Premeditated Awarefulness: An Update

Meditation = the antiblog.  I find that when I am blogging about my rebuilding adventures and other random neural firings, my brain just races from thought to thought like a moth on meth.  (Hah!  Bet you hadn’t noticed, right?)  Blogging is the perfect outlet for the normal racing pace of my brain.  Meditation, however, is difficult.  I’m trying, by not focusing on nothingness, to calm and empty my mind of everything, including all those words…Sometimes I swear I can actually feel my brain cooling off.  So far, I can calm my mind on about 25% of my attempts.  In every meditation practice, it’s a great break to sit and be quiet and awake.  Really, this is the opposite of how I’ve spent most of my life for the past 48 years.  I think I’ve become too much a master (to the point of being a mess) at multitasking.  Multitasking has not been good to me—it’s only a help when, say, drying clothes and not desiring to actually watch them spin in the dryer, so I do something else…In all other cases, multitasking has served only to fracture my awareness into itty bitty bits….Meditation lets all those bits blow away so the background picture shows again.

As you can tell, I am a bit familiar with meditation under different names.  In high school, I served as a guinea pig for one of my mom’s coworkers, a psychologist who was learning hypnosis.  I should never have volunteered as I found the experience of being (nearly) put under hypnosis to be very disturbing.  I am actually quite able to “slip away” when conditions are right, and I’d always have this sensation of falling into myself, but I did NOT like the idea that someone else would be pulling the strings while I was in that place.  My hackles were innately raised, and I called a halt to it after a few sessions.  In much kinder ways, I definitely “fall into myself” when I run long distances, sans dog or iPod (that’s rare anymore; I credit the iPod with increasing my fitness level substantially…just wanna get to the end of the Doobie Brothers song and then OH! It’s Trevor Hall!  I’ll run through this one, too…).  In college, I was required to take a half-credit stress reduction class (this was the 80s, ya know, and we were all poised to enter challenging careers and be tremendously productive and earn lots of bank $$$ Ha ha ha!  I always enjoy that memory…).  Anyway, I ended up in a class with an aging jock instructor who liked to get his nappies (those are short sleeps, not diapers, you Brits) on a regular basis.  He ran the class by playing cassette tapes that offered different stress reduction techniques, so we’d sit down in a darkened classroom and sleep or become stress-free or clear our minds or…Whatever it was, when it wasn’t sleep, it was bliss, and it was very freeing.  And then there was Lamaze and birthin’ those babies.  I was better at Lamaze when I wasn’t being cracked open like a walnut, but no matter what the approach, the effect was (for me) all the same: calm, clarity, letting in what’s outside, meditation.  I guess I’ll just keep trying, because I know I’ll fall back into myself more efficiently with practice, and I’ve had enough of a taste to know that I really want to do this.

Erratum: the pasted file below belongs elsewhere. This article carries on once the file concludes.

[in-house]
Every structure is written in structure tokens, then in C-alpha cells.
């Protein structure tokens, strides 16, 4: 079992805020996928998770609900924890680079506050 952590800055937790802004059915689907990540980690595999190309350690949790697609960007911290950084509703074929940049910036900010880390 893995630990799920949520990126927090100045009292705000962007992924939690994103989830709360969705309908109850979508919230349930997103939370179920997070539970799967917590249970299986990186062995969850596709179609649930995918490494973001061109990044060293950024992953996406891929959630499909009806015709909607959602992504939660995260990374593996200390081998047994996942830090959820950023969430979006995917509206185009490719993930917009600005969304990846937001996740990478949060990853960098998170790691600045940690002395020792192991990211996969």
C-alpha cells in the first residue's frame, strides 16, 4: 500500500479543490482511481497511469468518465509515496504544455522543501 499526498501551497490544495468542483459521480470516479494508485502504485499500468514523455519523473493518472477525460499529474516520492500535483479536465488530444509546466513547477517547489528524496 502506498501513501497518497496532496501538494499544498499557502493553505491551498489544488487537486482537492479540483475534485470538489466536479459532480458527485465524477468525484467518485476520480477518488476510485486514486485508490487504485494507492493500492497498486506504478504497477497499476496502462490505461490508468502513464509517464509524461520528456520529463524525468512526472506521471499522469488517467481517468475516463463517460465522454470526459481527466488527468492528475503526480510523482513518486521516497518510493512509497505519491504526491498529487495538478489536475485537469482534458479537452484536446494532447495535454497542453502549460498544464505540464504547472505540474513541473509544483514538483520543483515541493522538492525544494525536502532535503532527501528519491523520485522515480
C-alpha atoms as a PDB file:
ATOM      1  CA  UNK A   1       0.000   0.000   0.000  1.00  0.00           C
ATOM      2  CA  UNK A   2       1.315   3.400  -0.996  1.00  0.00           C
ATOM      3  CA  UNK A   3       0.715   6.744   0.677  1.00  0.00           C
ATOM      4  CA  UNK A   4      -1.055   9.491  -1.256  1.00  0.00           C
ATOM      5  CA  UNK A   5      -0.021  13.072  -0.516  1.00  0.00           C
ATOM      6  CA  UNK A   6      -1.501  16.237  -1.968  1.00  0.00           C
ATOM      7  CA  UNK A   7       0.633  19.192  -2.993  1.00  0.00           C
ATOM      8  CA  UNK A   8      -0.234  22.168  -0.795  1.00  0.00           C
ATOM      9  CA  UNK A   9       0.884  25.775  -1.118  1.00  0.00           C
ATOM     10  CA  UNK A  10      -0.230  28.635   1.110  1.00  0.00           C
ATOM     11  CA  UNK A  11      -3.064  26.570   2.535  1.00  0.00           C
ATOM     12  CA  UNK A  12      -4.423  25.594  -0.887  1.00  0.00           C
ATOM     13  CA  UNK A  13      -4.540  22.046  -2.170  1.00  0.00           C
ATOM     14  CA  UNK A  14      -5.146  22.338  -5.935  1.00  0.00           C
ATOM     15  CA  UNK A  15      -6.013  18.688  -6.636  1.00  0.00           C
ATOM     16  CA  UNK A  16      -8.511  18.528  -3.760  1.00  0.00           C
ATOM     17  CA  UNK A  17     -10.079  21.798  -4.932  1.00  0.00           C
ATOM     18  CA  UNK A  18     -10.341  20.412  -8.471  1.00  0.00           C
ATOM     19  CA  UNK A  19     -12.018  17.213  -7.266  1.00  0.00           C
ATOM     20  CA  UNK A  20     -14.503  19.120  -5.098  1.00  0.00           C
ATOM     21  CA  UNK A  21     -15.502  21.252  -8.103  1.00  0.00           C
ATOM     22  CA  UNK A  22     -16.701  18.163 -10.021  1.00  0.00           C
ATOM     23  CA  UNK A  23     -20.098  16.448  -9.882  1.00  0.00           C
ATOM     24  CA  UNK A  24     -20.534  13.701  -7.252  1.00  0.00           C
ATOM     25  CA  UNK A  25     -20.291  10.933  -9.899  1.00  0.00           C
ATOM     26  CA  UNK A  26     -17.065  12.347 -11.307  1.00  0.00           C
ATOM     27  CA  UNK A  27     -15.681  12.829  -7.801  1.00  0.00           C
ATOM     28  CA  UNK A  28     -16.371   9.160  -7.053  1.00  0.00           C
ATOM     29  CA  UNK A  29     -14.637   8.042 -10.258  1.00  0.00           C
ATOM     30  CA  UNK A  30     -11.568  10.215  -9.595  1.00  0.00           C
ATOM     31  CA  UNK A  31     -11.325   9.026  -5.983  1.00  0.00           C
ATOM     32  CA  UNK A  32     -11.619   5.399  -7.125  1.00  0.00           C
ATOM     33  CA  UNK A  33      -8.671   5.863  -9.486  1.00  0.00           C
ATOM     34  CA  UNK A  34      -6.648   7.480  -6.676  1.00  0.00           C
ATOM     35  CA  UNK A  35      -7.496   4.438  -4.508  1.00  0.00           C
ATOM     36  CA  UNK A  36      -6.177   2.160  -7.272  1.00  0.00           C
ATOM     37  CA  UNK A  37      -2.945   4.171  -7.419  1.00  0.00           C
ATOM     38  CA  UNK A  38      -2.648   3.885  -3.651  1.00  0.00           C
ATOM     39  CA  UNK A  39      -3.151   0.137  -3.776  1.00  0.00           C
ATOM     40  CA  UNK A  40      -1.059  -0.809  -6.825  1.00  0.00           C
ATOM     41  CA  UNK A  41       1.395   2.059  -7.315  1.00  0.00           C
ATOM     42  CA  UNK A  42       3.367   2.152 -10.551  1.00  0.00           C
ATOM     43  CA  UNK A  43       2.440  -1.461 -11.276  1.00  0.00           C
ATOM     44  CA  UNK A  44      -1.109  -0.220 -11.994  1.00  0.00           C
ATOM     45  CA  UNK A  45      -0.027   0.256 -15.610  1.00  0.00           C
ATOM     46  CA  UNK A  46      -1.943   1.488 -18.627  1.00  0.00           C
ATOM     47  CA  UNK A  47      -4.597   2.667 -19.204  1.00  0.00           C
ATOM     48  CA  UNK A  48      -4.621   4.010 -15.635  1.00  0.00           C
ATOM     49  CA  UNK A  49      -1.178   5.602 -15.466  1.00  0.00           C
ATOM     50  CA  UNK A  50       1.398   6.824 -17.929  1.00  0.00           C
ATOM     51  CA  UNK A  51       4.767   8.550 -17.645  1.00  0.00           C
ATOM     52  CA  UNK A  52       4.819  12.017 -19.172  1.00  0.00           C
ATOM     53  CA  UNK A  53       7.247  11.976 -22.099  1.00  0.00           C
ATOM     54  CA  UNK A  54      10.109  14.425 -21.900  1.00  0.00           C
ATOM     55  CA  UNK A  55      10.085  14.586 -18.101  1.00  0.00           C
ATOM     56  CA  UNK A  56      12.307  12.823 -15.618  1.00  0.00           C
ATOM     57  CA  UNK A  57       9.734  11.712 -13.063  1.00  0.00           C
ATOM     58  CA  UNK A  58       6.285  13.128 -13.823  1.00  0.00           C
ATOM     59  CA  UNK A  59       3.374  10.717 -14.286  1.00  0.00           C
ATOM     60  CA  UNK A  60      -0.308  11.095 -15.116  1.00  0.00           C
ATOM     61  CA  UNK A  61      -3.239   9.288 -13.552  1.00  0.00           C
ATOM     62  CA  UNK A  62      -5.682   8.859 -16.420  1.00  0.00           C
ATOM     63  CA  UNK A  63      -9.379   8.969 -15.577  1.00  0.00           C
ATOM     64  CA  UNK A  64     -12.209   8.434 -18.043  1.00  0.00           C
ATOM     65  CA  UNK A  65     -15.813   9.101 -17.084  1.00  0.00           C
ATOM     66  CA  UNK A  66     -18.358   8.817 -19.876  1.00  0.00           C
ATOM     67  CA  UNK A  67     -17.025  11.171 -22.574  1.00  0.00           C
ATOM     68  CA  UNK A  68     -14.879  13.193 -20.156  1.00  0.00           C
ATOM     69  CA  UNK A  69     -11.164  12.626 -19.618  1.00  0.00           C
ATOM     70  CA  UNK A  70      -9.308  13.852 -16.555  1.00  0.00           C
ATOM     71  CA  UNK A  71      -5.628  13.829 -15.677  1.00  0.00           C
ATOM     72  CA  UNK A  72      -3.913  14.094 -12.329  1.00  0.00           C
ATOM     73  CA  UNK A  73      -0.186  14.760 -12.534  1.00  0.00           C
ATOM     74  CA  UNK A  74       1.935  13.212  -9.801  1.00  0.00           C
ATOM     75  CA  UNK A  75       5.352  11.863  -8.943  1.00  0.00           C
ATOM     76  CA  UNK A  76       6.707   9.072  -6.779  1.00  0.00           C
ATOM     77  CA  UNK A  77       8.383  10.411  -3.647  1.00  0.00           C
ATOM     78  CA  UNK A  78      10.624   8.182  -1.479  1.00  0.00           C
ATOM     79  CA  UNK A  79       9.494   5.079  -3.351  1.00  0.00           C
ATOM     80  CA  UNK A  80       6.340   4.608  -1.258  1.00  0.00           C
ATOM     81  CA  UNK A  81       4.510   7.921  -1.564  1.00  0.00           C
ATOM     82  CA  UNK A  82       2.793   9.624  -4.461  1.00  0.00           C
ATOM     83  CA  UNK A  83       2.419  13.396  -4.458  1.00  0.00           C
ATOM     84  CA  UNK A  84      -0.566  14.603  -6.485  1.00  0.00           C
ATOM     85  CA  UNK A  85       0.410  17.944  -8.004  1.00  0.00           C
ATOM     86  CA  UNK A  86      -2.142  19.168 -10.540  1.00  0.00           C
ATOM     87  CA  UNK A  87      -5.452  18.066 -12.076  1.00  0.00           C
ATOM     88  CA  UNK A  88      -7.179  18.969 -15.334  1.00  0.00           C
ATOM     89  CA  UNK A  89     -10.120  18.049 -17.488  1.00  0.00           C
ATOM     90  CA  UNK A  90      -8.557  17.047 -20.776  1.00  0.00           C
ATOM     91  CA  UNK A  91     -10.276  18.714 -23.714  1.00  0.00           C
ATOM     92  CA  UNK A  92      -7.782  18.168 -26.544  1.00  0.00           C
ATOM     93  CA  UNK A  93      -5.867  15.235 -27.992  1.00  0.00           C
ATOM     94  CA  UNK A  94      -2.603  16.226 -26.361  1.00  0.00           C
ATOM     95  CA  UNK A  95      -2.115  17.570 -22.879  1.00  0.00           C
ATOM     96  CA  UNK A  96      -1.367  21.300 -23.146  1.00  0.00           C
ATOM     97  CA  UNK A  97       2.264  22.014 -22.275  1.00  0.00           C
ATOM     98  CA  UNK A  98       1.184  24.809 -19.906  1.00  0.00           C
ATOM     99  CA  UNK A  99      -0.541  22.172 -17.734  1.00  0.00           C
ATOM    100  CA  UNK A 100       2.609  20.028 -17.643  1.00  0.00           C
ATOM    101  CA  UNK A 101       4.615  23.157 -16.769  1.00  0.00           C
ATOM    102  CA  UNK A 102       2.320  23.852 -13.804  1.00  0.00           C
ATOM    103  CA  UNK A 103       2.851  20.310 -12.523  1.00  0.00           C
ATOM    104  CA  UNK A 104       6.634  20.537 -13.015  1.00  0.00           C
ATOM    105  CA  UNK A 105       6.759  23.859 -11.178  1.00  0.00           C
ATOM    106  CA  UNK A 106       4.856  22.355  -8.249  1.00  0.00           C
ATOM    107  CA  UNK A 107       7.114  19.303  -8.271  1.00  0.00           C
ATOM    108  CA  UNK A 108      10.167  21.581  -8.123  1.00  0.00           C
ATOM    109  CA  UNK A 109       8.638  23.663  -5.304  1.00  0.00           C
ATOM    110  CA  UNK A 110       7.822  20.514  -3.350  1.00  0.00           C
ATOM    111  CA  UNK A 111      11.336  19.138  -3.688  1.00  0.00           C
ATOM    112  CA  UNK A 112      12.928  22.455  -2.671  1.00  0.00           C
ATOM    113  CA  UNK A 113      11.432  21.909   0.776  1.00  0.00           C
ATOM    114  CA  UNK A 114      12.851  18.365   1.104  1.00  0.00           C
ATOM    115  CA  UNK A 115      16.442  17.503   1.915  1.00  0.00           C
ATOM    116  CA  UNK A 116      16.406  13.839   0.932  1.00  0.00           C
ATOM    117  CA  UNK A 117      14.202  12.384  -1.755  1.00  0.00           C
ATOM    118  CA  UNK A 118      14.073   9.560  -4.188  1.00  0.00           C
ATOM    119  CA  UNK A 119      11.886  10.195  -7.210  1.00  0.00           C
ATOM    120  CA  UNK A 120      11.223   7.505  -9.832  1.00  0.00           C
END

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As for turning my attention to being and to my surroundings every 15 minutes (per an instruction I read), I’ve found that just isn’t practical.  It would be wonderful to drop back into myself that frequently, but my line of work means that I have to concentrate on a topic for an extended amount of time.  The fifteen-minute warning cuts into my concentration too much for the work I do.  My boss will soon take notice *shudder*.  Instead, I’m doing this on the hour.  So far, that’s it.  It’s a nice but odd break.  I like to become aware of my aliveness, but I really don’t want to take stock of the fact that I’m wasting so much of it in a damn qube, looking out a thick window at the woods just beyond.

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~ by rebuildingholly on November 3, 2012.

2 Responses to “Premeditated Awarefulness: An Update”

  1. You have NO idea how timely it was for me to read this post!
    And I love “awarefulness”. What a great word! 🙂

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